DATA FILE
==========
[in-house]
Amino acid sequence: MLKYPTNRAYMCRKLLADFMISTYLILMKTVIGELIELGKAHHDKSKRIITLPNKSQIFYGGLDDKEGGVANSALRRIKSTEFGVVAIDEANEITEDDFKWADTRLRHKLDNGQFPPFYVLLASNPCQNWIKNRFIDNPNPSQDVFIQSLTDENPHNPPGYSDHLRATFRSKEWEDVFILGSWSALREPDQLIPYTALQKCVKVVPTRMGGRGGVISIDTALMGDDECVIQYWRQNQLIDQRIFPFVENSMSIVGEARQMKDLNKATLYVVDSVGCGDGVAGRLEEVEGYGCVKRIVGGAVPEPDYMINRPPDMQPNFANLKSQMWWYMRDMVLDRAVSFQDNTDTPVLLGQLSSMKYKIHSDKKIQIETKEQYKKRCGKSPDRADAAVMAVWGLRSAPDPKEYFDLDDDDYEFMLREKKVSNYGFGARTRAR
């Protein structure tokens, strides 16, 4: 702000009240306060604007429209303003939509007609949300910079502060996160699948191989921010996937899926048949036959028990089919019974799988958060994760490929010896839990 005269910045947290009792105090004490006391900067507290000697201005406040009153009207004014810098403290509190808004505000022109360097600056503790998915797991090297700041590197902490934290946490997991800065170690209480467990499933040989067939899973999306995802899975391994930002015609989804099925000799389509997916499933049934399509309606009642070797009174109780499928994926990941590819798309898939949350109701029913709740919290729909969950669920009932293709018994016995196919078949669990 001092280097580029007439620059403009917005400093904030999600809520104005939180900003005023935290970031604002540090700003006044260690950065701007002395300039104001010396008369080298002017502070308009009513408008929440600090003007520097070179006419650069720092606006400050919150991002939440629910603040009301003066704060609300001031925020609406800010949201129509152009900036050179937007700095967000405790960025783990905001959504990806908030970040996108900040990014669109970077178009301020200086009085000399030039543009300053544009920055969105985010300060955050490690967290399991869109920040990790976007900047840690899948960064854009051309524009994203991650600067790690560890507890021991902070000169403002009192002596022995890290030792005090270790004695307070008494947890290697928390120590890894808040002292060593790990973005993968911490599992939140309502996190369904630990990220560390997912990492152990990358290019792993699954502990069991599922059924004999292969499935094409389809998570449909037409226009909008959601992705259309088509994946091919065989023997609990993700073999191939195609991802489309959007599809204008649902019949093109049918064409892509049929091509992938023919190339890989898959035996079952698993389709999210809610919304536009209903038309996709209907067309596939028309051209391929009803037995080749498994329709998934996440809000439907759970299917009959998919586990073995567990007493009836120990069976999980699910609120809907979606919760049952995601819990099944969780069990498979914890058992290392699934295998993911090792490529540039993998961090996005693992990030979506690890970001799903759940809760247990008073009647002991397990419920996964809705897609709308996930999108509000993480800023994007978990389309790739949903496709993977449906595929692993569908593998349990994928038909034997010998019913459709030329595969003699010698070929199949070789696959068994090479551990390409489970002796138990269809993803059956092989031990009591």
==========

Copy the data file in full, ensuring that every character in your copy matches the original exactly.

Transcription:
[in-house]
Amino acid sequence: MLKYPTNRAYMCRKLLADFMISTYLILMKTVIGELIELGKAHHDKSKRIITLPNKSQIFYGGLDDKEGGVANSALRRIKSTEFGVVAIDEANEITEDDFKWADTRLRHKLDNGQFPPFYVLLASNPCQNWIKNRFIDNPNPSQDVFIQSLTDENPHNPPGYSDHLRATFRSKEWEDVFILGSWSALREPDQLIPYTALQKCVKVVPTRMGGRGGVISIDTALMGDDECVIQYWRQNQLIDQRIFPFVENSMSIVGEARQMKDLNKATLYVVDSVGCGDGVAGRLEEVEGYGCVKRIVGGAVPEPDYMINRPPDMQPNFANLKSQMWWYMRDMVLDRAVSFQDNTDTPVLLGQLSSMKYKIHSDKKIQIETKEQYKKRCGKSPDRADAAVMAVWGLRSAPDPKEYFDLDDDDYEFMLREKKVSNYGFGARTRAR
């Protein structure tokens, strides 16, 4: 702000009240306060604007429209303003939509007609949300910079502060996160699948191989921010996937899926048949036959028990089919019974799988958060994760490929010896839990 005269910045947290009792105090004490006391900067507290000697201005406040009153009207004014810098403290509190808004505000022109360097600056503790998915797991090297700041590197902490934290946490997991800065170690209480467990499933040989067939899973999306995802899975391994930002015609989804099925000799389509997916499933049934399509309606009642070797009174109780499928994926990941590819798309898939949350109701029913709740919290729909969950669920009932293709018994016995196919078949669990 001092280097580029007439620059403009917005400093904030999600809520104005939180900003005023935290970031604002540090700003006044260690950065701007002395300039104001010396008369080298002017502070308009009513408008929440600090003007520097070179006419650069720092606006400050919150991002939440629910603040009301003066704060609300001031925020609406800010949201129509152009900036050179937007700095967000405790960025783990905001959504990806908030970040996108900040990014669109970077178009301020200086009085000399030039543009300053544009920055969105985010300060955050490690967290399991869109920040990790976007900047840690899948960064854009051309524009994203991650600067790690560890507890021991902070000169403002009192002596022995890290030792005090270790004695307070008494947890290697928390120590890894808040002292060593790990973005993968911490599992939140309502996190369904630990990220560390997912990492152990990358290019792993699954502990069991599922059924004999292969499935094409389809998570449909037409226009909008959601992705259309088509994946091919065989023997609990993700073999191939195609991802489309959007599809204008649902019949093109049918064409892509049929091509992938023919190339890989898959035996079952698993389709999210809610919304536009209903038309996709209907067309596939028309051209391929009803037995080749498994329709998934996440809000439907759970299917009959998919586990073995567990007493009836120990069976999980699910609120809907979606919760049952995601819990099944969780069990498979914890058992290392699934295998993911090792490529540039993998961090996005693992990030979506690890970001799903759940809760247990008073009647002991397990419920996964809705897609709308996930999108509000993480800023994007978990389309790739949903496709993977449906595929692993569908593998349990994928038909034997010998019913459709030329595969003699010698070929199949070789696959068994090479551990390409489970002796138990269809993803059956092989031990009591």